Friday, August 26, 2011

Electronic organs

While being a student of organ, I was always taught to look down on "electronic organs" (read: an organ without pipes. Which pianist would prefer to play an electric Clavinova over a Steinway?)
And, in my experience, this was easy to do. But I had pretty much only ever played 30+ year old electronic organs.

That's one of the big accusations against them--how many other electronic devices do you know that dont last more than a few years? So isn't it obvious that these organs will all need to be replaced within our lifetimes? Contrast that to "real" organs; many of the good ones last well over 100 years, and just need the occasional re-leathering.

Obviously, for most or all churches who end up buying a new electronic organ, price is a huge factor. A "real" organ will easily be $200,000+, whilst a nice, large, electronic organ could run $20,000-$50,000. (I *think* my figures are about right. I kind of guesstimated, based on little things I've picked up over the years.) While the electronic one is still expensive, I wonder if churches forget to factor that they will probably have to buy a new one in 30 years? (Well, maybe nowadays most churches aren't thinking that far ahead--they're wondering if they will even be open by then!)

Other than the replacement likelihood, the real organ has other advantages, like the enjoyablity of playing it and how it *sounds* better. (Like, it sounds "real.")

I used to think that I could tell the difference, but the extent of my experience was from the 30-year old Allen that my first church had. (It was an awful instrument, if you can call it that...) More recently, my fiance, has been pointing out the occasional electronic organ, that sounds quite impressive to me, and pointing out how it is not real (and he would know as he has played on lots of electronic organs!)

And my surprise has led me to being quite impressed with some of the sounds that I have heard! And recently, I even was able to spend some time playing a brand new, very impressive Rodgers. I was pleasantly impressed with how much I enjoyed playing it. One thing I noticed, (compared with the only one other electronic new organ I have played recently,) it was LOUD. The volume was much more comparable to that of a real organ. For some situations, a single stop was enough. There was even one rank that I could not believe that didn't have pipes (it was a bourdon in the pedal for which a few of the middle notes, I *heard* some breathy, wind noise. [sorry, I don't know what the technical term for that is. I hope the organists understand!]) I looked for the pipes, and there didn't seem to be even a hidden rank, but, I should mention that the organist of that church was not there to verify if it did not have any ranks of pipes.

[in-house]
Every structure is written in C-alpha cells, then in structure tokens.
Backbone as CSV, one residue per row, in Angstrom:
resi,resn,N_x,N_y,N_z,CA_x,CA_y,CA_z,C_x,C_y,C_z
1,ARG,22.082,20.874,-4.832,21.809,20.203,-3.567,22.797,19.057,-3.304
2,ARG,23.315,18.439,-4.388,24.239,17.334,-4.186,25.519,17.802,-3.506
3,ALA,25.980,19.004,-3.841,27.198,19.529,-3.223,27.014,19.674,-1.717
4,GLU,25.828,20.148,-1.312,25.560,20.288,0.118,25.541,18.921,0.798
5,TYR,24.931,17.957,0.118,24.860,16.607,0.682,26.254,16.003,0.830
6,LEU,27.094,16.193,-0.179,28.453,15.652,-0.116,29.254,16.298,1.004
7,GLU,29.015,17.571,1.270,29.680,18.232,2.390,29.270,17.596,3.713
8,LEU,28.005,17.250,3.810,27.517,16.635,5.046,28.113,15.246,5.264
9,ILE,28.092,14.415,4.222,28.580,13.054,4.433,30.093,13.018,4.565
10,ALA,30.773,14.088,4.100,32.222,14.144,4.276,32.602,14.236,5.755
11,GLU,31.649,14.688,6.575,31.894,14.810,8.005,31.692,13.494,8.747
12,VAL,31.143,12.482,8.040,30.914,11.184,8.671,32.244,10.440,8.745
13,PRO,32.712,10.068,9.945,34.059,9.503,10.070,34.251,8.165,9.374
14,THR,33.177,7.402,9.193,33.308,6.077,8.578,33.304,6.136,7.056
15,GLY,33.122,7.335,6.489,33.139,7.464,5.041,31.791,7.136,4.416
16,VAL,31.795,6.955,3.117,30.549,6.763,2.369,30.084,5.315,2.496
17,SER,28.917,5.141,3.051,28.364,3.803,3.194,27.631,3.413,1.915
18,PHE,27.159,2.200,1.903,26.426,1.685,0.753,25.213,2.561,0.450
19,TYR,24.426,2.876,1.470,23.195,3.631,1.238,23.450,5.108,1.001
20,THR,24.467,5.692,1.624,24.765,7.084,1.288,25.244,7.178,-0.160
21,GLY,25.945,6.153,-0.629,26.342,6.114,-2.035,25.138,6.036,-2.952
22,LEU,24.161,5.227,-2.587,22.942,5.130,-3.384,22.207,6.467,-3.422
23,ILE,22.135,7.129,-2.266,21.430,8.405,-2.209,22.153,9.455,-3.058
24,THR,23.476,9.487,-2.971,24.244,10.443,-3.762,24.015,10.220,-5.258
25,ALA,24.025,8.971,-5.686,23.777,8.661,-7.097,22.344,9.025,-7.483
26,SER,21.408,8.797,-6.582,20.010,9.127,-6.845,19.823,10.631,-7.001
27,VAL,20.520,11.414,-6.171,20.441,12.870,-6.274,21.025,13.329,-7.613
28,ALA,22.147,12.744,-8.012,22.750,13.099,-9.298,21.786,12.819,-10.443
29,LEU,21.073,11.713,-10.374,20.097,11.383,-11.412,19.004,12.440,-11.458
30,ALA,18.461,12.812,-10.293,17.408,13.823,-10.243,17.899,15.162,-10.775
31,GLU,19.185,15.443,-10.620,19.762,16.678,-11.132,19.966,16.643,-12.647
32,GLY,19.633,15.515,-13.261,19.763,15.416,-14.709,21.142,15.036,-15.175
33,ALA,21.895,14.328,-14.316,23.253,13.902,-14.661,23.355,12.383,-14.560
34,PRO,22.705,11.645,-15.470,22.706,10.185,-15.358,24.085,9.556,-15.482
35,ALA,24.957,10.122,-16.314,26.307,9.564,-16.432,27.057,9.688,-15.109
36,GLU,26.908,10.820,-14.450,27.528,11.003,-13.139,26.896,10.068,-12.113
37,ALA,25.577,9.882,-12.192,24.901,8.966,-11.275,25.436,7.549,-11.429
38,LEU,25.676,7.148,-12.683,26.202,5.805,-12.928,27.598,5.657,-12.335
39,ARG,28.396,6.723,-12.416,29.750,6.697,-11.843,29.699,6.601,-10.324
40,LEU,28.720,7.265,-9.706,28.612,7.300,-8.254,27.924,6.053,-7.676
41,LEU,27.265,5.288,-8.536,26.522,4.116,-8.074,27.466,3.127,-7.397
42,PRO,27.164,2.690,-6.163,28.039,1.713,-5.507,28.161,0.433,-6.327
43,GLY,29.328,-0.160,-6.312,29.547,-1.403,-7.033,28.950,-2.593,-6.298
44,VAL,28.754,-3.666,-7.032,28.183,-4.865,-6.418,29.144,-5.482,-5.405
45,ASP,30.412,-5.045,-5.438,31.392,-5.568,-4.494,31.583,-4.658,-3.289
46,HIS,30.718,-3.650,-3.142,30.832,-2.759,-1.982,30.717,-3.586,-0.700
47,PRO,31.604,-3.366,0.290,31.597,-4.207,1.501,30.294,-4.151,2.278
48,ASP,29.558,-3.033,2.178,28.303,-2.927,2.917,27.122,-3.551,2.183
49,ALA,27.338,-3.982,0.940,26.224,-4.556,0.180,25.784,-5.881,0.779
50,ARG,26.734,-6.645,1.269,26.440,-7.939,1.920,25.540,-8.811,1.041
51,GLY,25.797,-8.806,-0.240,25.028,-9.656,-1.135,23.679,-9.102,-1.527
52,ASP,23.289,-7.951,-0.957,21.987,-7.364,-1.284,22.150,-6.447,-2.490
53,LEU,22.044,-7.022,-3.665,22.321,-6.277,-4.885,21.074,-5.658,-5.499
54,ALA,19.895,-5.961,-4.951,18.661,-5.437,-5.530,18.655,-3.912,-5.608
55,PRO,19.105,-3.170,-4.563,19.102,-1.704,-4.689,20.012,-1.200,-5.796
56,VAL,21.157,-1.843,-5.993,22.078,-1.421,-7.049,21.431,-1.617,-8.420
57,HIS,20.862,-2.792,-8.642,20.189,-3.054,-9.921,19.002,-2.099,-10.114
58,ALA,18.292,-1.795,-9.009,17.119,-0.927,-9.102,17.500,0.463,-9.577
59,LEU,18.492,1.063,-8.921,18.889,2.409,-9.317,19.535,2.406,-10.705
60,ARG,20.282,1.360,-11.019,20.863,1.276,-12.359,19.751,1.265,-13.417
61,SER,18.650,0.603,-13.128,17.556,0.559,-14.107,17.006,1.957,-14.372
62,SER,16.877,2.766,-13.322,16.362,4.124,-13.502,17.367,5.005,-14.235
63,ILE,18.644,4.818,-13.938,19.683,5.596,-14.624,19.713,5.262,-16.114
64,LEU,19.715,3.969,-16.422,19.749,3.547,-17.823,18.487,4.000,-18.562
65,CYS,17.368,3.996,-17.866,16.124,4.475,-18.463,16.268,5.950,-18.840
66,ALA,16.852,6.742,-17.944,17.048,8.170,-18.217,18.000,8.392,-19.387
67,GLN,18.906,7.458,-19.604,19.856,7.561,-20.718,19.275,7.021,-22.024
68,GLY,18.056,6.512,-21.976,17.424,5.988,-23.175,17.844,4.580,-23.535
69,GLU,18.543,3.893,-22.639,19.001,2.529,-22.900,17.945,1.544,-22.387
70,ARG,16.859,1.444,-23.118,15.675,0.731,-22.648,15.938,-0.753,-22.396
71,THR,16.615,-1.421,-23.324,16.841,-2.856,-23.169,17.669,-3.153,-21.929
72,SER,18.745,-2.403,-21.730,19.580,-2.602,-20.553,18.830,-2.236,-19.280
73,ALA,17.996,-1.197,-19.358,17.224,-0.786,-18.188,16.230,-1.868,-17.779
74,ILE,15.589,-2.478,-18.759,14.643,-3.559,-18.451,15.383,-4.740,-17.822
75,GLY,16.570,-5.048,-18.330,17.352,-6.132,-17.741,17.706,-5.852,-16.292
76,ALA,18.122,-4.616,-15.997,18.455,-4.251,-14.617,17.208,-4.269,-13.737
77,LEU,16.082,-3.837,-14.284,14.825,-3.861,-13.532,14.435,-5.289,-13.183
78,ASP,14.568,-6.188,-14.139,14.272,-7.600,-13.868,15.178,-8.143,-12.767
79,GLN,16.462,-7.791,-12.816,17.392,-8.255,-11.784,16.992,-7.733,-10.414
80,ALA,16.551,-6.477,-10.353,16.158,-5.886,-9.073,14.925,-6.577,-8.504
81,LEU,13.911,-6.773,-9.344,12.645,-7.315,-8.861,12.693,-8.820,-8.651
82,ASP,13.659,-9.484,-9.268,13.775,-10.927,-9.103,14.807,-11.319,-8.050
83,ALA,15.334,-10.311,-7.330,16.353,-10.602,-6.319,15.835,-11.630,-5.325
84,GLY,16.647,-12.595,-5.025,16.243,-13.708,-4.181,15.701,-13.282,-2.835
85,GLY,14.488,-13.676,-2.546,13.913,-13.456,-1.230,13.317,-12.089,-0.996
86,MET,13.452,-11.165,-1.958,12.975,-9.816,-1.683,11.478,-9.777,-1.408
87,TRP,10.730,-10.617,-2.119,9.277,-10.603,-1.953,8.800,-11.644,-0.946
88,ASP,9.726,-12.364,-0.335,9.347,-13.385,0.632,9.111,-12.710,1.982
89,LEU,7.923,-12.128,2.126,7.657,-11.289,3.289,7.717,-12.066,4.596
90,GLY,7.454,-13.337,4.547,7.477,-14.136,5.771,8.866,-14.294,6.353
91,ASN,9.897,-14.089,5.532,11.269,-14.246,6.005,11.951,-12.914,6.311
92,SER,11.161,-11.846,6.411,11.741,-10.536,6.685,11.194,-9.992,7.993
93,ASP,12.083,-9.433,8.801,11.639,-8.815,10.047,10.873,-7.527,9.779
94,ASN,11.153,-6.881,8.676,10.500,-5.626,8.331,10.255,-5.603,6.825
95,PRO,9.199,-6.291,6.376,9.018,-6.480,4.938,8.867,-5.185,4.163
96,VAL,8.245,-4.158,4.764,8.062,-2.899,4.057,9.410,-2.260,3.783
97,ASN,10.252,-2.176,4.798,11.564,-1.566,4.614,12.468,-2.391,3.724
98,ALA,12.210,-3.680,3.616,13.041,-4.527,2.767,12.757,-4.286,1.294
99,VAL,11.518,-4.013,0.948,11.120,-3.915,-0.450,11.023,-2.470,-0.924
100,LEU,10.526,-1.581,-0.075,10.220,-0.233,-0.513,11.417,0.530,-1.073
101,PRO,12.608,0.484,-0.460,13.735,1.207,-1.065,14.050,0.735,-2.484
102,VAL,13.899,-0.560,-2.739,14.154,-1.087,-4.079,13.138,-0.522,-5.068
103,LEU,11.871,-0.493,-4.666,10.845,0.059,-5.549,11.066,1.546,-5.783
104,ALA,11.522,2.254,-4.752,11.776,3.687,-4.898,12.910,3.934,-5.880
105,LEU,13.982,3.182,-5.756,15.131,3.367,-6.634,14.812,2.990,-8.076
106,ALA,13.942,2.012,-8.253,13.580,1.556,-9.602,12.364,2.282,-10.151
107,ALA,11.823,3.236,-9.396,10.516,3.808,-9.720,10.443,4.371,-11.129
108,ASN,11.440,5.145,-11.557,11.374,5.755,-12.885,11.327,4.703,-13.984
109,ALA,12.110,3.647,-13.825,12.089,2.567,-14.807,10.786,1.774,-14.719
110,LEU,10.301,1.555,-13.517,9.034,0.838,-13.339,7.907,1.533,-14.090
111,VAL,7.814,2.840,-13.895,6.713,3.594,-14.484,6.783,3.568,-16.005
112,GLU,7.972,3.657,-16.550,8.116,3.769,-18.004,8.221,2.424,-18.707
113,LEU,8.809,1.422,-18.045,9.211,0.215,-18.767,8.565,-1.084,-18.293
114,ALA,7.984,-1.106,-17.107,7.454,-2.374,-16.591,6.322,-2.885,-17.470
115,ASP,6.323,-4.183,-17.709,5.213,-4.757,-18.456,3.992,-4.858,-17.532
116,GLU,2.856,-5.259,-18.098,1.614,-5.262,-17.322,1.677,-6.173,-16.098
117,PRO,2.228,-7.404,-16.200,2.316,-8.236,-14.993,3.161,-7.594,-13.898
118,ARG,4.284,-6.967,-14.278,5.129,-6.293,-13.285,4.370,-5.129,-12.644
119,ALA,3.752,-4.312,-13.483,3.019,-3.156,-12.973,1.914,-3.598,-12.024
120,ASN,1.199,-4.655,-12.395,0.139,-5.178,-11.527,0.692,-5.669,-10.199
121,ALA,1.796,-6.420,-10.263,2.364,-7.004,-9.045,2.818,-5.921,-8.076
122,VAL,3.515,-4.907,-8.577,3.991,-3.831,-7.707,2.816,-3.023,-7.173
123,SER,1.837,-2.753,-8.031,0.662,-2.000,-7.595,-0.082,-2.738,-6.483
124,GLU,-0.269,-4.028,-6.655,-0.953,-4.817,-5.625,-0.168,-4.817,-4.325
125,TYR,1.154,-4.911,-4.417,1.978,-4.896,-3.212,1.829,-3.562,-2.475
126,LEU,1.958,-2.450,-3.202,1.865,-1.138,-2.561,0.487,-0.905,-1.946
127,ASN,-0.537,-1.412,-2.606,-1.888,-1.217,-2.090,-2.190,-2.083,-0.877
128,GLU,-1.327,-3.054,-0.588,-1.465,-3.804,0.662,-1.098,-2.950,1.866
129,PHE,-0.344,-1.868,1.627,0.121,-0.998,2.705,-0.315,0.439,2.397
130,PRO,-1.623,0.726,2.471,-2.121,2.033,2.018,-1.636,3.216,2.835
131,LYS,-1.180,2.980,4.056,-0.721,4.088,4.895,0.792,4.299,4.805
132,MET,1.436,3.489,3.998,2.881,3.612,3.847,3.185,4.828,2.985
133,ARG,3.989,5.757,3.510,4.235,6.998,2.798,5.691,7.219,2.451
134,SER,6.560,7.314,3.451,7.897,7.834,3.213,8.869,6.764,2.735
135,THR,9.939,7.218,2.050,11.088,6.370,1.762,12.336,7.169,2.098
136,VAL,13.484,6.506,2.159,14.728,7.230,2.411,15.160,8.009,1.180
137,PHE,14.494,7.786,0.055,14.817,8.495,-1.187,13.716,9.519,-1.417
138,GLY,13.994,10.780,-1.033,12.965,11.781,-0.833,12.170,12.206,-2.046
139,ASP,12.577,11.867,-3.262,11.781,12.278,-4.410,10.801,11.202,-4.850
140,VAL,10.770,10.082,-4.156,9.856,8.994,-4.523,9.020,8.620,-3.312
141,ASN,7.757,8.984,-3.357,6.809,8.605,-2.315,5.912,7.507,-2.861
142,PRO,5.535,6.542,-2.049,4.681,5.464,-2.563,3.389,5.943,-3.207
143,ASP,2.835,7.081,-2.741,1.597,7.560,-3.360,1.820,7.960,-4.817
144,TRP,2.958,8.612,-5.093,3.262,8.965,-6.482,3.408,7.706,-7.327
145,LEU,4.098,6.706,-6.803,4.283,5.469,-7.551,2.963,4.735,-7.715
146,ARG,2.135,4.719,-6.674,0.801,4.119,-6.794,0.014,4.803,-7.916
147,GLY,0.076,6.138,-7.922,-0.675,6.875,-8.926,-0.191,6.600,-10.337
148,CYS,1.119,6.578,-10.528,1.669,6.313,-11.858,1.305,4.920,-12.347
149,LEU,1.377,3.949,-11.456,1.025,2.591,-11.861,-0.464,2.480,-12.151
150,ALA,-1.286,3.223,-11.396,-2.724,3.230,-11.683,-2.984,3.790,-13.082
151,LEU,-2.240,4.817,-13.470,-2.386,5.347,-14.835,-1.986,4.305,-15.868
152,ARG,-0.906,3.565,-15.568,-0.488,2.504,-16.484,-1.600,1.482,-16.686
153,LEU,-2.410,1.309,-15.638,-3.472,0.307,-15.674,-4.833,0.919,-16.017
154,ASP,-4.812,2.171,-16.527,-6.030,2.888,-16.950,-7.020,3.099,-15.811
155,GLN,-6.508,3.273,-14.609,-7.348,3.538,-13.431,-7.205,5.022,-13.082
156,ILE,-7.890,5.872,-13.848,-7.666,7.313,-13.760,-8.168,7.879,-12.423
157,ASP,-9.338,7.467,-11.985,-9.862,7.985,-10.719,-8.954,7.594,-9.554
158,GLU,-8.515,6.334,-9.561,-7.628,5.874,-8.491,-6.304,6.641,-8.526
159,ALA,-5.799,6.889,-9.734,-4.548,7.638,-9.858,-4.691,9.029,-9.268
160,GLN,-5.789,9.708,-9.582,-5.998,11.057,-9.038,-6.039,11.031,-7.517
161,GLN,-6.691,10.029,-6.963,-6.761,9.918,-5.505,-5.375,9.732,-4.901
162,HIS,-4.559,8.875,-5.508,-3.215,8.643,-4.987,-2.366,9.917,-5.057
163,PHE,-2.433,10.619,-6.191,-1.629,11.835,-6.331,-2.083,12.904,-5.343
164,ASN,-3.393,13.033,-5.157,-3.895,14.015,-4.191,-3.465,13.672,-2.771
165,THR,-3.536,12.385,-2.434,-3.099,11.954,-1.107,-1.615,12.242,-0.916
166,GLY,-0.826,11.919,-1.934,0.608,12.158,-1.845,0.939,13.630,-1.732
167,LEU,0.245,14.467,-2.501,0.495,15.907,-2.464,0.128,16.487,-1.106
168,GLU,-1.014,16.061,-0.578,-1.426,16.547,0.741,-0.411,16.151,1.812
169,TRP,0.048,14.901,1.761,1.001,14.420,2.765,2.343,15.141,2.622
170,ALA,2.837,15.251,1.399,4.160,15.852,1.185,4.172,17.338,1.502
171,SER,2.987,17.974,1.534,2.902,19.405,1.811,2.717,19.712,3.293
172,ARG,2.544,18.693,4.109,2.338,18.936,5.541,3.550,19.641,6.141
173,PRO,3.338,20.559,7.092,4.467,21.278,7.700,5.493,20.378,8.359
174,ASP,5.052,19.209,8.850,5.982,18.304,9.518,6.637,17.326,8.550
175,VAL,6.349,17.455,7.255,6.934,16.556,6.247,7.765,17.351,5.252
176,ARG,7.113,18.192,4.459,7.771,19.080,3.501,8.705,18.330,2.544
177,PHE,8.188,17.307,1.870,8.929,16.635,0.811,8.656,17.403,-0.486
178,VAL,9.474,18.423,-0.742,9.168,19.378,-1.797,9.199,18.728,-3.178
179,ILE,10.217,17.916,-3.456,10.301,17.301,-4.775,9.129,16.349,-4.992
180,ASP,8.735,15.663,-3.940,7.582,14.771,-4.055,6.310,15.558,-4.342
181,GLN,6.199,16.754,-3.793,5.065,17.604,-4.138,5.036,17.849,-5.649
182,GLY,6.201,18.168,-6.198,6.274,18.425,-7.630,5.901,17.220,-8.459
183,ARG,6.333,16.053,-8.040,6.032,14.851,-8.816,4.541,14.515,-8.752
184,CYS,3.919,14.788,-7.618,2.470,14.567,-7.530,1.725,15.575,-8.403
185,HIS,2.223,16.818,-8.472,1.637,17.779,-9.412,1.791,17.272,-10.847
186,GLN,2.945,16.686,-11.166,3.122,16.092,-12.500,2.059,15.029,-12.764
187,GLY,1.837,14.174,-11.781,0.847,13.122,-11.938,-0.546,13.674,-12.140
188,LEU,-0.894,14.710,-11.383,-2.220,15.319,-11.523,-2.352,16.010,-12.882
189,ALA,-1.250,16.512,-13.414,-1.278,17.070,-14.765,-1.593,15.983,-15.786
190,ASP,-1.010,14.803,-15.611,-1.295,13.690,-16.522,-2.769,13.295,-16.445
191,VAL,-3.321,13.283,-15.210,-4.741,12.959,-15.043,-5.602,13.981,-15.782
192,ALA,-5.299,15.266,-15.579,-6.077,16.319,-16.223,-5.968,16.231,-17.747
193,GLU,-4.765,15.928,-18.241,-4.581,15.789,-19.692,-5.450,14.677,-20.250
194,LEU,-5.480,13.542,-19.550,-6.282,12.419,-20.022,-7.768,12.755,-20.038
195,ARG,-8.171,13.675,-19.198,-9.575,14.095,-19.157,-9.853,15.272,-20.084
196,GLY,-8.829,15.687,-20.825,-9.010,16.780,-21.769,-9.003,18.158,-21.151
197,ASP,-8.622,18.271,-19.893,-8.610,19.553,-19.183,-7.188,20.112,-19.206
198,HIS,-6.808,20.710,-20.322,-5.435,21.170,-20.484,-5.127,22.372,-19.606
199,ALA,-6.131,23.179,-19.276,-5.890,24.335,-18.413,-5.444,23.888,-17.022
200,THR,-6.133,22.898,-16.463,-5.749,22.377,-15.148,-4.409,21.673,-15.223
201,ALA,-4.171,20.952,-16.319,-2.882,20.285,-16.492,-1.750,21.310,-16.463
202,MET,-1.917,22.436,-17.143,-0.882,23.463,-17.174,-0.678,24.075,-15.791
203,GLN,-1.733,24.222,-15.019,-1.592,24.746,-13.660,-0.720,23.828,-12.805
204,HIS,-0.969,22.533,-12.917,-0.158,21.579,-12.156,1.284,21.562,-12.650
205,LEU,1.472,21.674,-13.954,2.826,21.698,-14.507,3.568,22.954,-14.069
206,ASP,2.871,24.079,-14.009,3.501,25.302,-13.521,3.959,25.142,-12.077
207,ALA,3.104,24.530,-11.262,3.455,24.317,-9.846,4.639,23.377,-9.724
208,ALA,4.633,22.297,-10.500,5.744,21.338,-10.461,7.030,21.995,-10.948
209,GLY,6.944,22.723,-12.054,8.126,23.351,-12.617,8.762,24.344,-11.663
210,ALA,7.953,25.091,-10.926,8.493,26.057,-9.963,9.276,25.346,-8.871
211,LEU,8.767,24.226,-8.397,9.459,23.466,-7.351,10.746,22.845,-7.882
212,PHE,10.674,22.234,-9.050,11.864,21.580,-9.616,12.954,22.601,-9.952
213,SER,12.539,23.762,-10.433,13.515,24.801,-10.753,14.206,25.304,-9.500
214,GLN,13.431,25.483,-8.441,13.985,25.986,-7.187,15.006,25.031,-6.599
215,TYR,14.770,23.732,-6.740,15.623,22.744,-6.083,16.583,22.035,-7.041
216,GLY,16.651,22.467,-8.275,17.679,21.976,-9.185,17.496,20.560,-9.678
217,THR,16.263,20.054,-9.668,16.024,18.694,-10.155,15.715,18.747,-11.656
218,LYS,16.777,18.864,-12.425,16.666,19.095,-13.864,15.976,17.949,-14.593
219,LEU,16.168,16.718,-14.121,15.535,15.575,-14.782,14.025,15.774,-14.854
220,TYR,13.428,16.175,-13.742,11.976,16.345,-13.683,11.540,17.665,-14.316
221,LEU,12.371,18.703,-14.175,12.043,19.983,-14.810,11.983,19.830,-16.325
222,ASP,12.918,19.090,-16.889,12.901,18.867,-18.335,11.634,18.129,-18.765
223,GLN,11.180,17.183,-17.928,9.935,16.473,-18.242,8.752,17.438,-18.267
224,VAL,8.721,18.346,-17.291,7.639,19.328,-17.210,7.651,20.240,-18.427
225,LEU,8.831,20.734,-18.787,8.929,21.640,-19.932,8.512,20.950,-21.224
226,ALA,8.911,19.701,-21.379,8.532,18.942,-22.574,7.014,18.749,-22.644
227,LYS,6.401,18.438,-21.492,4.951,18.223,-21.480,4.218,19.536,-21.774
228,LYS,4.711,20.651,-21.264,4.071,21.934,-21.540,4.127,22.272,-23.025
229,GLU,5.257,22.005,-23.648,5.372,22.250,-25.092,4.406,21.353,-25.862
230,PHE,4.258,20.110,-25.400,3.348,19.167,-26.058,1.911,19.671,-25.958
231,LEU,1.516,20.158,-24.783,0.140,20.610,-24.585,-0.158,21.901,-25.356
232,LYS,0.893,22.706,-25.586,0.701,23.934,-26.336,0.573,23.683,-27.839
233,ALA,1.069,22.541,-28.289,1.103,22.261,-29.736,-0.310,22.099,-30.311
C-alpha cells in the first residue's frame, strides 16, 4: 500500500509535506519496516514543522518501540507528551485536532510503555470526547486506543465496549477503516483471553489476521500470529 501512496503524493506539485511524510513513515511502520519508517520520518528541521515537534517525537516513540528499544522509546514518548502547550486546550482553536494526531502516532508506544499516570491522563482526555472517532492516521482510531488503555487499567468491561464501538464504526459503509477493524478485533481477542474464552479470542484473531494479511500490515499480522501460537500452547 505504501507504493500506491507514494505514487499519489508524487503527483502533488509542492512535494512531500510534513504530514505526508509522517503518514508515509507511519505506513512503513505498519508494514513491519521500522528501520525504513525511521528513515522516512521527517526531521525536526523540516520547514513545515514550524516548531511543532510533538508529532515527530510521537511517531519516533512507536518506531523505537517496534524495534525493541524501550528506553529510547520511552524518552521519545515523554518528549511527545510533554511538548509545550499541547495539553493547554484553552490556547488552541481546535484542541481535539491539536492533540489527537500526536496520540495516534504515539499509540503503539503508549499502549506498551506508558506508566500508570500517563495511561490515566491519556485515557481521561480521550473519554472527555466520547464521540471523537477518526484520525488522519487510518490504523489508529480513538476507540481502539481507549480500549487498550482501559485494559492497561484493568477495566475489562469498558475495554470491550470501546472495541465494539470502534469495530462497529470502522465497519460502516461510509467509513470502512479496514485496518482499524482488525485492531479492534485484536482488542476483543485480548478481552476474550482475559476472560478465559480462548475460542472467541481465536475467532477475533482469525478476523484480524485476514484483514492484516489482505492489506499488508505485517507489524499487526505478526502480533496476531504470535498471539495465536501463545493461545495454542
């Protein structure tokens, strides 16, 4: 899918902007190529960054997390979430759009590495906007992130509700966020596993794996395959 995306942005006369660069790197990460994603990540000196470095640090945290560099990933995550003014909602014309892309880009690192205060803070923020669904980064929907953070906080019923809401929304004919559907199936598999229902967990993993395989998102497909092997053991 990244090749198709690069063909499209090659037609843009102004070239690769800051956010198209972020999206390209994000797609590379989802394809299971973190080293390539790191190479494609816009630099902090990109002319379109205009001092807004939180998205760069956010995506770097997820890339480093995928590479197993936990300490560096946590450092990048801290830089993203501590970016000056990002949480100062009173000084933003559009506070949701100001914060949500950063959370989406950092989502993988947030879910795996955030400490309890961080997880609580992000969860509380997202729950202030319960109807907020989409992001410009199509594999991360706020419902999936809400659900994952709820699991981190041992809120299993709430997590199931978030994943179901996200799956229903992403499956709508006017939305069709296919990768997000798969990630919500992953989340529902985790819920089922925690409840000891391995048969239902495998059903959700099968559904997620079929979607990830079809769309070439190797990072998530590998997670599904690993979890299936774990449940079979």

So what is this post about? My genuine surprise at the level of quality of some (at least one!) of the more recent electronic organs. Would I ever encourage a church to buy one? No. I will always value the artistic value of the craftsmanship that goes into making a pipe organ, as well as the other reasons listed above, and others I probably haven't mentioned, but I won't disdain some of the newer electronic organs as much as I used to.

No comments: